A recent study revealed that patients with chronic obstructive pulmonary disease (COPD) exhibit gray matter decreases in areas of the brain that process breathlessness, fear, and sensitivity to pain. The study, “Brain Changes in Patients with Chronic Obstructive Pulmonary Disease,” was published in the journal Chest.
COPD is a leading cause of morbidity and mortality in the world, characterized by progressive and persistent airflow limitation caused by intrapulmonary inflammatory processes. The disease impacts nearly 24 million Americans. COPD is often accompanied by high levels of comorbid anxiety and depression. Disease-specific fears, like fear of dyspnea and fear of physical activity, contribute to disability in COPD and have been suggested as fueling a downward spiral of avoidance of physical activity, subsequent deconditioning, and greater dyspnea at even lower activity levels, resulting in significant reductions in health-related quality of life.
Unfortunately, little is known about underlying brain processes in patients with COPD and respective relations with disease duration and disease-specific fears.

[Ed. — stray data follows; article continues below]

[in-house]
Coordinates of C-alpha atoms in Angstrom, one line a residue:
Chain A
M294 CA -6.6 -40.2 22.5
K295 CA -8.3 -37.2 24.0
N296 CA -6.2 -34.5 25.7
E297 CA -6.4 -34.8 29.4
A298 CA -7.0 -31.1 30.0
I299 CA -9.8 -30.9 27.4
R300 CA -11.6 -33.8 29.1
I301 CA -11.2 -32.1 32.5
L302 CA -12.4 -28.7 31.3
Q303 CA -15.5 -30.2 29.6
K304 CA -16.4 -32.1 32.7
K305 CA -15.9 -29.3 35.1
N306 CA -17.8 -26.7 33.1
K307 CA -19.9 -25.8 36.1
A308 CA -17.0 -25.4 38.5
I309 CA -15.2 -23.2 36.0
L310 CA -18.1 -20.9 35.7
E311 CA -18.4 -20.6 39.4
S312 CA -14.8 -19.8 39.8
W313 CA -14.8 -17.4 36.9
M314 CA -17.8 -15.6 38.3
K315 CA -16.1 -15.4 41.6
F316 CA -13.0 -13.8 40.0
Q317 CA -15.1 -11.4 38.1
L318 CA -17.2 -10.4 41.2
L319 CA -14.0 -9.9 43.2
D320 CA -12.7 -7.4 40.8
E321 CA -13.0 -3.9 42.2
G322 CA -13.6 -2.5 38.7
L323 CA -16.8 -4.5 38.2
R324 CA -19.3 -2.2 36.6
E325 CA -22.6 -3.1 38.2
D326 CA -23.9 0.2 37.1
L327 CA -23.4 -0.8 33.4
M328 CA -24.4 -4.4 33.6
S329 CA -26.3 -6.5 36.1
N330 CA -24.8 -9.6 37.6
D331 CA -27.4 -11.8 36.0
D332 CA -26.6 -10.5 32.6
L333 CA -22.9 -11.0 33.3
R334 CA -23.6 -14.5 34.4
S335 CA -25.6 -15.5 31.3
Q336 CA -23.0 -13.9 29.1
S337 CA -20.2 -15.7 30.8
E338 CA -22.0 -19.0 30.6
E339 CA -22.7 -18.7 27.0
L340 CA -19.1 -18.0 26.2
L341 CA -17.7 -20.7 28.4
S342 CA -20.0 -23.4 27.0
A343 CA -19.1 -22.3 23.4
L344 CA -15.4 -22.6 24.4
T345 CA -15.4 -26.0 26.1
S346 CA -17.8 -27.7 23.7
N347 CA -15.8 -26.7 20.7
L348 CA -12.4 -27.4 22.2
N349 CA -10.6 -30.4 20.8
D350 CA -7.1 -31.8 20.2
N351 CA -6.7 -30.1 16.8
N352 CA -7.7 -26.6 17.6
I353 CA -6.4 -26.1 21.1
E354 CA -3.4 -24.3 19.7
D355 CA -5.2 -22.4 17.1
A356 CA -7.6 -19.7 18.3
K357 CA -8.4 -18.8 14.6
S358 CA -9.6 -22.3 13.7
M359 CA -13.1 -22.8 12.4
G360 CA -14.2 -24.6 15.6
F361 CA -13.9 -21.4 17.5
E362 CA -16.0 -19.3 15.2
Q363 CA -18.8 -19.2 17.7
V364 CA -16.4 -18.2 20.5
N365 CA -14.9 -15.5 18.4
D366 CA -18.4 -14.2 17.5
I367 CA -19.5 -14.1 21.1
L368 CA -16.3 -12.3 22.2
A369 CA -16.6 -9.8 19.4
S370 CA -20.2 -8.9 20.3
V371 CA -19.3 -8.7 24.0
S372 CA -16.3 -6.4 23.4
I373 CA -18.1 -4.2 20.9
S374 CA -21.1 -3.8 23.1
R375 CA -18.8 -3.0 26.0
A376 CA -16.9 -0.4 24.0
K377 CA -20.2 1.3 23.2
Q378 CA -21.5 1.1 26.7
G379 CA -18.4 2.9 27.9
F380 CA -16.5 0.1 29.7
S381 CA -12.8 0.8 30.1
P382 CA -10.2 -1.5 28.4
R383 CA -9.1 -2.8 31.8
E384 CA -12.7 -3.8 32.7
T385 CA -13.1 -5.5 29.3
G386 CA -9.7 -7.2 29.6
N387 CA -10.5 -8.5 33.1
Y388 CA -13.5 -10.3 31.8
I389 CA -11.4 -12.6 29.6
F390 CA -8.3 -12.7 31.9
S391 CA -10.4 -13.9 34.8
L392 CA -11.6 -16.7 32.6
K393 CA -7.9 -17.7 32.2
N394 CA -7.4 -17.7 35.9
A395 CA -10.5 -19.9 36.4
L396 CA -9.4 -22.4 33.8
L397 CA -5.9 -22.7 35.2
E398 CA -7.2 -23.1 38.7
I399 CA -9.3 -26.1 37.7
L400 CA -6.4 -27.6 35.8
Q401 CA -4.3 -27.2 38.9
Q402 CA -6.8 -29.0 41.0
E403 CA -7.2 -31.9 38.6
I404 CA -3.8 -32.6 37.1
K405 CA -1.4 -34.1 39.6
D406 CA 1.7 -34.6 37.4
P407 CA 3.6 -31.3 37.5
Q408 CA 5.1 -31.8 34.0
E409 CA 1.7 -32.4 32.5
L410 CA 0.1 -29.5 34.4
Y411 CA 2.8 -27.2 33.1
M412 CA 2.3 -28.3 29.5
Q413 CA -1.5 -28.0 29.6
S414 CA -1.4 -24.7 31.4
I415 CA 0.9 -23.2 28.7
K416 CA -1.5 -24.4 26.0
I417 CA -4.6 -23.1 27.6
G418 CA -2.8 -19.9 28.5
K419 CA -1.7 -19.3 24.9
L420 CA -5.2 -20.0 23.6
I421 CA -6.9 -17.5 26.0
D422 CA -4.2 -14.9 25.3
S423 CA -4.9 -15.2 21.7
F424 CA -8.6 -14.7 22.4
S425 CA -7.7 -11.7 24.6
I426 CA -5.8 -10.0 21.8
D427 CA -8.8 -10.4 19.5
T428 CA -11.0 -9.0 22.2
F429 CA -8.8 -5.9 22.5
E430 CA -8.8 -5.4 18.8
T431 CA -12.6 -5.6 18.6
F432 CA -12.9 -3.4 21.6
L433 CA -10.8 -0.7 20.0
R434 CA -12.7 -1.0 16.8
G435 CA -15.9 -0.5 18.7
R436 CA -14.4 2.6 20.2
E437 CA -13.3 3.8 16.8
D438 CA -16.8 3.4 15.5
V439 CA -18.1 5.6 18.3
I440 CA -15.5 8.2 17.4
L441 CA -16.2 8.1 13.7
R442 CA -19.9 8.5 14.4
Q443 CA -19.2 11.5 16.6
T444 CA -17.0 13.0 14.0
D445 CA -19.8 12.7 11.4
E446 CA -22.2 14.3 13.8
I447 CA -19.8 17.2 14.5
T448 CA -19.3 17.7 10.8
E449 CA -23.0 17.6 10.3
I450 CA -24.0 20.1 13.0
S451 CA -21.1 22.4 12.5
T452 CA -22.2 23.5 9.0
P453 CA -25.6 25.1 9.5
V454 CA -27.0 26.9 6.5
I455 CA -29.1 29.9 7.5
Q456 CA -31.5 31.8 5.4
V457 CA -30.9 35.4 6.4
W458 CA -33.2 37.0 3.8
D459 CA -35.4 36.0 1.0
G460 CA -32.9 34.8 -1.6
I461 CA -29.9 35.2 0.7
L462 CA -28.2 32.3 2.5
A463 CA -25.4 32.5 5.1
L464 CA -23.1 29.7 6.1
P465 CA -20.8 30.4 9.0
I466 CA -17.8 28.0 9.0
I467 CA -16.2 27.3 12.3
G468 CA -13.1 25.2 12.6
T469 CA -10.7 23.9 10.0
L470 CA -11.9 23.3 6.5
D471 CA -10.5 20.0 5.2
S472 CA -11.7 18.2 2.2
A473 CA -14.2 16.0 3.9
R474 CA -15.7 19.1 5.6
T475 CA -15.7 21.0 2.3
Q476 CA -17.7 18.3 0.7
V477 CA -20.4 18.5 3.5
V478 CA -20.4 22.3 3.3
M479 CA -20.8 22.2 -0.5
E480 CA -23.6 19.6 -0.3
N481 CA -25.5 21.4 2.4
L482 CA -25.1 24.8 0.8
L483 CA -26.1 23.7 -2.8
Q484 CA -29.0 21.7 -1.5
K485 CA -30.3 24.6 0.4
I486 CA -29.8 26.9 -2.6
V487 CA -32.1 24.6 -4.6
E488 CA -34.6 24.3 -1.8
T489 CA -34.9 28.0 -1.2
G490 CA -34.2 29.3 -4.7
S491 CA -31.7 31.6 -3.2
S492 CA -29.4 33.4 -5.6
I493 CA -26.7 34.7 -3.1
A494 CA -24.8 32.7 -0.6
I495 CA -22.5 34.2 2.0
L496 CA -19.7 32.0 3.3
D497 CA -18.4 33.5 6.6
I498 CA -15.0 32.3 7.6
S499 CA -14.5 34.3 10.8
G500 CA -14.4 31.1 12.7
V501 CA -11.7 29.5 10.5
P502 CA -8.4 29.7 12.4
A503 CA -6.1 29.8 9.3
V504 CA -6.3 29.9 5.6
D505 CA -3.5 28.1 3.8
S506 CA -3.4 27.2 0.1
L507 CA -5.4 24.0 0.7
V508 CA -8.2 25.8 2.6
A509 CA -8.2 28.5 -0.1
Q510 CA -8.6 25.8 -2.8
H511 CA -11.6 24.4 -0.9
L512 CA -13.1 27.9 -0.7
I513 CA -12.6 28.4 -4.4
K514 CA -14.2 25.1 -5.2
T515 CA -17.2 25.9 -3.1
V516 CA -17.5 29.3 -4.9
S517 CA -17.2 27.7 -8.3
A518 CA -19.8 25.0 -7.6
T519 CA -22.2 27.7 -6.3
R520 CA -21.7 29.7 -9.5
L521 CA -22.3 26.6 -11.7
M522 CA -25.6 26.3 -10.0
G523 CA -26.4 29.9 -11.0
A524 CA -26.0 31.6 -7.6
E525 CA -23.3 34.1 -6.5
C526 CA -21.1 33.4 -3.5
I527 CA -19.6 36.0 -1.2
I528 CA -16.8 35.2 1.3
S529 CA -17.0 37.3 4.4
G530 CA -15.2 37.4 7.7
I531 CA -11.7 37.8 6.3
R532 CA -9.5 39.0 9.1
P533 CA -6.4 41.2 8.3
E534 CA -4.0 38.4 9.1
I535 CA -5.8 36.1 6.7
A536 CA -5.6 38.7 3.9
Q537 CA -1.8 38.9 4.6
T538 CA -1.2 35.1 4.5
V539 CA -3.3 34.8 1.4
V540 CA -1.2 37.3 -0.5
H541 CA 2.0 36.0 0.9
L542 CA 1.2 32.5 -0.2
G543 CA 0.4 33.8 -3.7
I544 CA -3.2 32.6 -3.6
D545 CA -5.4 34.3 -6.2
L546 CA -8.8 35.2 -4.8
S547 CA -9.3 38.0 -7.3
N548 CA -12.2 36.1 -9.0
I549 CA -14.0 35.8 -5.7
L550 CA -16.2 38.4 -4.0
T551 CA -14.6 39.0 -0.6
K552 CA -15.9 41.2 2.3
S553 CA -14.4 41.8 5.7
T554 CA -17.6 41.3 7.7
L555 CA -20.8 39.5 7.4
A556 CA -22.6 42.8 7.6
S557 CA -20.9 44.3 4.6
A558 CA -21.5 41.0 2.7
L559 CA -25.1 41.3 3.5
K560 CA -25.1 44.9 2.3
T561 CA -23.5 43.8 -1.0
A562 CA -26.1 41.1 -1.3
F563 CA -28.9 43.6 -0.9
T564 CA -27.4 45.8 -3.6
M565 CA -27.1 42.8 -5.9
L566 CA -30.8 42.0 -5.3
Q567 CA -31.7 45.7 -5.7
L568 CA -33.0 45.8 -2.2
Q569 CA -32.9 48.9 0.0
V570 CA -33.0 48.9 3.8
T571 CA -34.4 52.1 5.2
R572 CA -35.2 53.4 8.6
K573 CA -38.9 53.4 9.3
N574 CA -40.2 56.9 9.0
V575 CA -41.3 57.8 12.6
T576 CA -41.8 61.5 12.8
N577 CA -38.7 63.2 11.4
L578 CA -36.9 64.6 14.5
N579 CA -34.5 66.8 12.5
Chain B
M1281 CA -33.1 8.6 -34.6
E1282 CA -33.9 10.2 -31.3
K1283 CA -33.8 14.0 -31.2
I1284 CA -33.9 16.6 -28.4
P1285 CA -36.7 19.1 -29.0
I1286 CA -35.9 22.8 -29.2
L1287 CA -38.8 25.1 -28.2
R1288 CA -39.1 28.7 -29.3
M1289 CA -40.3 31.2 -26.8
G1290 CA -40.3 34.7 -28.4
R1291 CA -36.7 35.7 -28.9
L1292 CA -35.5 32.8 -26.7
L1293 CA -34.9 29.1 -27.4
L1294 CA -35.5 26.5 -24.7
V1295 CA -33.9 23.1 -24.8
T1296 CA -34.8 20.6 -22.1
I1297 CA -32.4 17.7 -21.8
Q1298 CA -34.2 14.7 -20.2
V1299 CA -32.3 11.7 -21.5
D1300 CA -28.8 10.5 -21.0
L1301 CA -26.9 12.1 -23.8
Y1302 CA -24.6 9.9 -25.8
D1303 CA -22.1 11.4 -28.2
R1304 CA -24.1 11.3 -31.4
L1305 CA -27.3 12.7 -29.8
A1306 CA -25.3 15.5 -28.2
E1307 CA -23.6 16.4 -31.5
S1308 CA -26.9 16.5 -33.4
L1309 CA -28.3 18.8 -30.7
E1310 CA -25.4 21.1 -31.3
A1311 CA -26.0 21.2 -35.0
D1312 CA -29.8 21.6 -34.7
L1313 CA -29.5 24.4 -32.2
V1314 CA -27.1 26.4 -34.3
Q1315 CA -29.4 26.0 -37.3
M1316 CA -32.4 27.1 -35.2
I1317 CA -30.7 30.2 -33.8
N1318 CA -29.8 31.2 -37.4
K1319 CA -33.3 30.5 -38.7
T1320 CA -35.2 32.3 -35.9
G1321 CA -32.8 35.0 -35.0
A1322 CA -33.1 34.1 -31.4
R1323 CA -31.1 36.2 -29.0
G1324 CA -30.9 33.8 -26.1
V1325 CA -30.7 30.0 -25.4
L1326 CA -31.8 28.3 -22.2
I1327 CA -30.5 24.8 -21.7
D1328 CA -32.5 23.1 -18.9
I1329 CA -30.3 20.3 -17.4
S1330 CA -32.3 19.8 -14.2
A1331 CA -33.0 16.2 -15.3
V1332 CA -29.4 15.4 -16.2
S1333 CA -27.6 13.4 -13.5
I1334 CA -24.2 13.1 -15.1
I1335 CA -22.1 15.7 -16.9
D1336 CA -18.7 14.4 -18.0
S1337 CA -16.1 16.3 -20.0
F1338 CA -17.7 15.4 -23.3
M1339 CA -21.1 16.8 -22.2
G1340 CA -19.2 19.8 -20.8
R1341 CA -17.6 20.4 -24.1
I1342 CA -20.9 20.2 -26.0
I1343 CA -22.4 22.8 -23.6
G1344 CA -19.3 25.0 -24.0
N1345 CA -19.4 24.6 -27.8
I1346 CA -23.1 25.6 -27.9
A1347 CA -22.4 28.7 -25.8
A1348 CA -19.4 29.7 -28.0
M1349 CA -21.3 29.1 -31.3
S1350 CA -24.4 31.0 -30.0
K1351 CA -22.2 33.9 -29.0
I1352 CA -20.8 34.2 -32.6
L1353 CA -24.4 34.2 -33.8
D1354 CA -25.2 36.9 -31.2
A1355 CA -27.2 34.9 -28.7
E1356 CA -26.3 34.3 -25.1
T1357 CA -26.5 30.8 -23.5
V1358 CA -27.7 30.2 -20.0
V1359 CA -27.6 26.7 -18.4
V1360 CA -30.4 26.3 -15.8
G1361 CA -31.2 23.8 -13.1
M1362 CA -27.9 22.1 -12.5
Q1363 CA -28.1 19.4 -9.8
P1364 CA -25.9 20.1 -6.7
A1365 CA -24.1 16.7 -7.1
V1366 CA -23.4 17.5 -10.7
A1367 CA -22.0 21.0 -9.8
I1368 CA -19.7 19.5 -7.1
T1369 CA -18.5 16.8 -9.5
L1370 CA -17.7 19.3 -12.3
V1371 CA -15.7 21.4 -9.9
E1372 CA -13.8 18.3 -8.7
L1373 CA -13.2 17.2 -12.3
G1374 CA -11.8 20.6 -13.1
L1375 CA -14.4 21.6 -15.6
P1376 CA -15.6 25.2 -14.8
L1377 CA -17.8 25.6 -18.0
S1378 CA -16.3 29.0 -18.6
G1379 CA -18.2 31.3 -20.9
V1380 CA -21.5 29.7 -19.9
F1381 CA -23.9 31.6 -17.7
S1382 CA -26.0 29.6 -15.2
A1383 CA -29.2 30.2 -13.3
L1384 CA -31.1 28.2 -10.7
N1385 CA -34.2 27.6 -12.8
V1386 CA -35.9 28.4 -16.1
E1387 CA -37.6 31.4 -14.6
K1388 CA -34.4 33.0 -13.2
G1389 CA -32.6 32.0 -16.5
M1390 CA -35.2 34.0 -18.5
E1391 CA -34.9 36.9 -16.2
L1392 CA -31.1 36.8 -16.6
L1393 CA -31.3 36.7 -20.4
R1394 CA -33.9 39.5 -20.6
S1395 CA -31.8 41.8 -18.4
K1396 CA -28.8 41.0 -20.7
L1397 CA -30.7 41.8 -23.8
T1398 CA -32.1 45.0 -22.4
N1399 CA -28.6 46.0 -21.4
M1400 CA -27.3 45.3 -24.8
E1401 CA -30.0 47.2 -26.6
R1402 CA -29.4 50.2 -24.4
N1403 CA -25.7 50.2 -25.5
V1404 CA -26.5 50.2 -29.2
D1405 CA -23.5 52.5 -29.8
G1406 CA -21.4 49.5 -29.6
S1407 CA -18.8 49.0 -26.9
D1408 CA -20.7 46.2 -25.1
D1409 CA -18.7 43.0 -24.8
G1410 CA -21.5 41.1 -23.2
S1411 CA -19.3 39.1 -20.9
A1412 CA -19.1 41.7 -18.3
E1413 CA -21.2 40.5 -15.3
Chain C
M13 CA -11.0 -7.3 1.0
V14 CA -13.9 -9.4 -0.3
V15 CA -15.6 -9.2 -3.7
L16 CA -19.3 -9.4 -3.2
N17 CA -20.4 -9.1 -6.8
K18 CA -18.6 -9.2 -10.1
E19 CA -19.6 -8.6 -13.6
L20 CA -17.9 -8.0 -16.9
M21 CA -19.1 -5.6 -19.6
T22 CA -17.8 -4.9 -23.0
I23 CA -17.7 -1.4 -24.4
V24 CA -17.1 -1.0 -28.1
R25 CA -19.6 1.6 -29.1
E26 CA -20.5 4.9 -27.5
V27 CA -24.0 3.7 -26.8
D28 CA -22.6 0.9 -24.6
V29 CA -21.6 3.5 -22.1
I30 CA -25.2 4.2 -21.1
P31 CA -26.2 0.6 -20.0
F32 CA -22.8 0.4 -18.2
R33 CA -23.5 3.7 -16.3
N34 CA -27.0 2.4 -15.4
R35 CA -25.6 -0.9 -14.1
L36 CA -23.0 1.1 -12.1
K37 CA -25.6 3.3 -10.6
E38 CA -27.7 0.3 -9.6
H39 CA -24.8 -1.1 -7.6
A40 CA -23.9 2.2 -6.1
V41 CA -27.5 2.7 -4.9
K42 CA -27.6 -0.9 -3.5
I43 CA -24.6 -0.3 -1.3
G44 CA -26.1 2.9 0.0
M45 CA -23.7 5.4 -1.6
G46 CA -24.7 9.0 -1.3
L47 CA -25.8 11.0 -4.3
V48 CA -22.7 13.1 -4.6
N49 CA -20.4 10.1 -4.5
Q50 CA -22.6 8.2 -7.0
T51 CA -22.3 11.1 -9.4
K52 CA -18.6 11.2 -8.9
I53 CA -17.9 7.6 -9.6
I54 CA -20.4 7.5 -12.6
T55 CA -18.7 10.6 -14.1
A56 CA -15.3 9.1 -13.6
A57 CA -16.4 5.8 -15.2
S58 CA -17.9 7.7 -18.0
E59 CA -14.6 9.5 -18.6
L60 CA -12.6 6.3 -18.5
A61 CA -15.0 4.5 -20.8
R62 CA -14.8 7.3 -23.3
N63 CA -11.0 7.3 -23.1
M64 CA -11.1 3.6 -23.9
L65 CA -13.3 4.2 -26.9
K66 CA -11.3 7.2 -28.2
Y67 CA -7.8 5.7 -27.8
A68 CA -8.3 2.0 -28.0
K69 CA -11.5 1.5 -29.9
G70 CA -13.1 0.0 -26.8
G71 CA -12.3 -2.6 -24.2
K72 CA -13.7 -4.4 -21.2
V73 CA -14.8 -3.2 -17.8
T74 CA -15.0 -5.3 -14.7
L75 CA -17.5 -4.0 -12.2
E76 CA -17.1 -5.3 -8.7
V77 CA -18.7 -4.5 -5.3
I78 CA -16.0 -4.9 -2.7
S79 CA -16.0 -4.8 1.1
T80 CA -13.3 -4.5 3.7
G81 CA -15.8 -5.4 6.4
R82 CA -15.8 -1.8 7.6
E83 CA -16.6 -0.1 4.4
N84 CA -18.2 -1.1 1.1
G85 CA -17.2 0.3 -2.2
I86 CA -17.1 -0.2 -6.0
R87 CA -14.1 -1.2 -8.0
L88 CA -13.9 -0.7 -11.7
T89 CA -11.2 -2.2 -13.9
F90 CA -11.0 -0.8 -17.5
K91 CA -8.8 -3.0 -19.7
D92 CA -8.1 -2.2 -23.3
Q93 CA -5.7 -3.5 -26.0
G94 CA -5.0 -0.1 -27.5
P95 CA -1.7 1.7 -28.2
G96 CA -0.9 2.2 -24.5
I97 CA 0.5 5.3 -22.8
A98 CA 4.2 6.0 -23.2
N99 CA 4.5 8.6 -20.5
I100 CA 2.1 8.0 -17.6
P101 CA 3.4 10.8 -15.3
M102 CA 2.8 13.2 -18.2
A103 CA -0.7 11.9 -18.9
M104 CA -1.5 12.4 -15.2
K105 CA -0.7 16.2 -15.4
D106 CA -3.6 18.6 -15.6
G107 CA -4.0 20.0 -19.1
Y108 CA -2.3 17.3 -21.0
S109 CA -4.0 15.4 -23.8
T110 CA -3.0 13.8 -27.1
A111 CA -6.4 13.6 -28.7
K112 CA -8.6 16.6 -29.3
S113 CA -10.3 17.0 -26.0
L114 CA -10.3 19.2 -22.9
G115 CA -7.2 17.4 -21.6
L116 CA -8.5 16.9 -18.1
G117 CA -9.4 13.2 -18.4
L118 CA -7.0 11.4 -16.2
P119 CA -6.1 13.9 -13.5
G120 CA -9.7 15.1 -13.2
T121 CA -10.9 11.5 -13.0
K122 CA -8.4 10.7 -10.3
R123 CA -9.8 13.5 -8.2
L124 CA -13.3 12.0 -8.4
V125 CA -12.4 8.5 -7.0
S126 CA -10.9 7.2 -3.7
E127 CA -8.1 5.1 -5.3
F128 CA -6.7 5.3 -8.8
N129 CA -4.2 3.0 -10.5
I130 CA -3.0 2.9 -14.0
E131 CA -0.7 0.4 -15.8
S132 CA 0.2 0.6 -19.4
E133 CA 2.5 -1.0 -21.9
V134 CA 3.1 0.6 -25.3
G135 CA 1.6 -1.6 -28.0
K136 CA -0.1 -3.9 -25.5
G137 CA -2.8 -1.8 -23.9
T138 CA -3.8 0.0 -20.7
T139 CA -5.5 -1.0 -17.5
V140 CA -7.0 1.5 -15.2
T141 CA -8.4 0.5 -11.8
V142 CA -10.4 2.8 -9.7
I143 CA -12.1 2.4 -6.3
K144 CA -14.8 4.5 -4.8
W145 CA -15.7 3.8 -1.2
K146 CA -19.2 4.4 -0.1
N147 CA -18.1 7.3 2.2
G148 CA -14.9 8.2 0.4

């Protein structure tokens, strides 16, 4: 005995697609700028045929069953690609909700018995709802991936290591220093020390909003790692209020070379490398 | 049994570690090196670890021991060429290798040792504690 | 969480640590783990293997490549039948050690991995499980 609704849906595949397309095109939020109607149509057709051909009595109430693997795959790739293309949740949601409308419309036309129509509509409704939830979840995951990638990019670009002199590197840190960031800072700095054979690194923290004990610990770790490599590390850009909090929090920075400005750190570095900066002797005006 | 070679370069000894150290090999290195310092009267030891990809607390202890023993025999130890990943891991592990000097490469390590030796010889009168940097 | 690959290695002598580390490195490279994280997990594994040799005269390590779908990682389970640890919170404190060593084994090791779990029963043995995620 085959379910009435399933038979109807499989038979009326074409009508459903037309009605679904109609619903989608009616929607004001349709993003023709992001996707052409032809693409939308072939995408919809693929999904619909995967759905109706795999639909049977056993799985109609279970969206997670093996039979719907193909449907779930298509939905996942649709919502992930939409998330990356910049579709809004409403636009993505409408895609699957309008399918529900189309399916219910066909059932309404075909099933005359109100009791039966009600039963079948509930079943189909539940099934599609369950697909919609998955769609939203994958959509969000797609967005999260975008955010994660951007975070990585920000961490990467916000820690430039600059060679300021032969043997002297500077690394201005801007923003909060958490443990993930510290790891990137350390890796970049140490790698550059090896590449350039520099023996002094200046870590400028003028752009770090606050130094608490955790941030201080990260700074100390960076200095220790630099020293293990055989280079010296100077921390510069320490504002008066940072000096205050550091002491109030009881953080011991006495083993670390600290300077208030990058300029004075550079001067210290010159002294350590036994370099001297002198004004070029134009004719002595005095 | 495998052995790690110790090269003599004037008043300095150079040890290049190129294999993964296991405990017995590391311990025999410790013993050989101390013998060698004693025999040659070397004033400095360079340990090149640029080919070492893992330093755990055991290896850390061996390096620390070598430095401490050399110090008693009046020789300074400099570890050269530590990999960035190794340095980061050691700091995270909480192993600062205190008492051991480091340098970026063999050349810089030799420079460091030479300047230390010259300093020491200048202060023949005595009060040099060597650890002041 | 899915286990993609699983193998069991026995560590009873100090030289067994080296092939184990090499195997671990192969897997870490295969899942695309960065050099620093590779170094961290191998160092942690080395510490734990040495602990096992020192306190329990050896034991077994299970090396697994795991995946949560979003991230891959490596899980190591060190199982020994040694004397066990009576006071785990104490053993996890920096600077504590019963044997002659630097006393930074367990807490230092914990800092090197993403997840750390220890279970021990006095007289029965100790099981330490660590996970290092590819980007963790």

To examine whether patients with COPD exhibited generalized cortical degeneration as well as reduced regional gray matter volume (GMV) compared to healthy control subjects, Roland W. Esser, from the Department of Systems Neuroscience, University Medical Center Hamburg-Eppendorf in Germany, and colleagues used voxel-based morphometric analysis of magnetic resonance (MRI) images to measure differences in generalized cortical degeneration and regional gray matter.
Thirty stable outpatients with moderate to severe COPD (GOLD stage 2 and 3) recruited at the Pulmonary Research Institute and at an outpatient pulmonary rehabilitation center were compared with 30 control subjects.
The COPD Anxiety Questionnaire (CAF) was used to assess disease-specific fears. The CAF scales consist of five and six items, with higher summary scores for each scale representing higher levels of fear.
The results revealed that patients with COPD showed decreased gray matter volume in the anterior, mid, and posterior cingulate cortex, hippocampus, and amygdala. The levels of degeneration in some brain areas were also impacted by longer disease duration. Those individuals showed a greater fear of breathlessness and fear of physical activity, which can affect the course of the disease.
“Targeting disease-specific fears in patients with COPD might not only improve outcomes of clinical interventions such as pulmonary rehabilitation, but also reverse structural brain changes in these patients,” concluded the research team, according to a news release.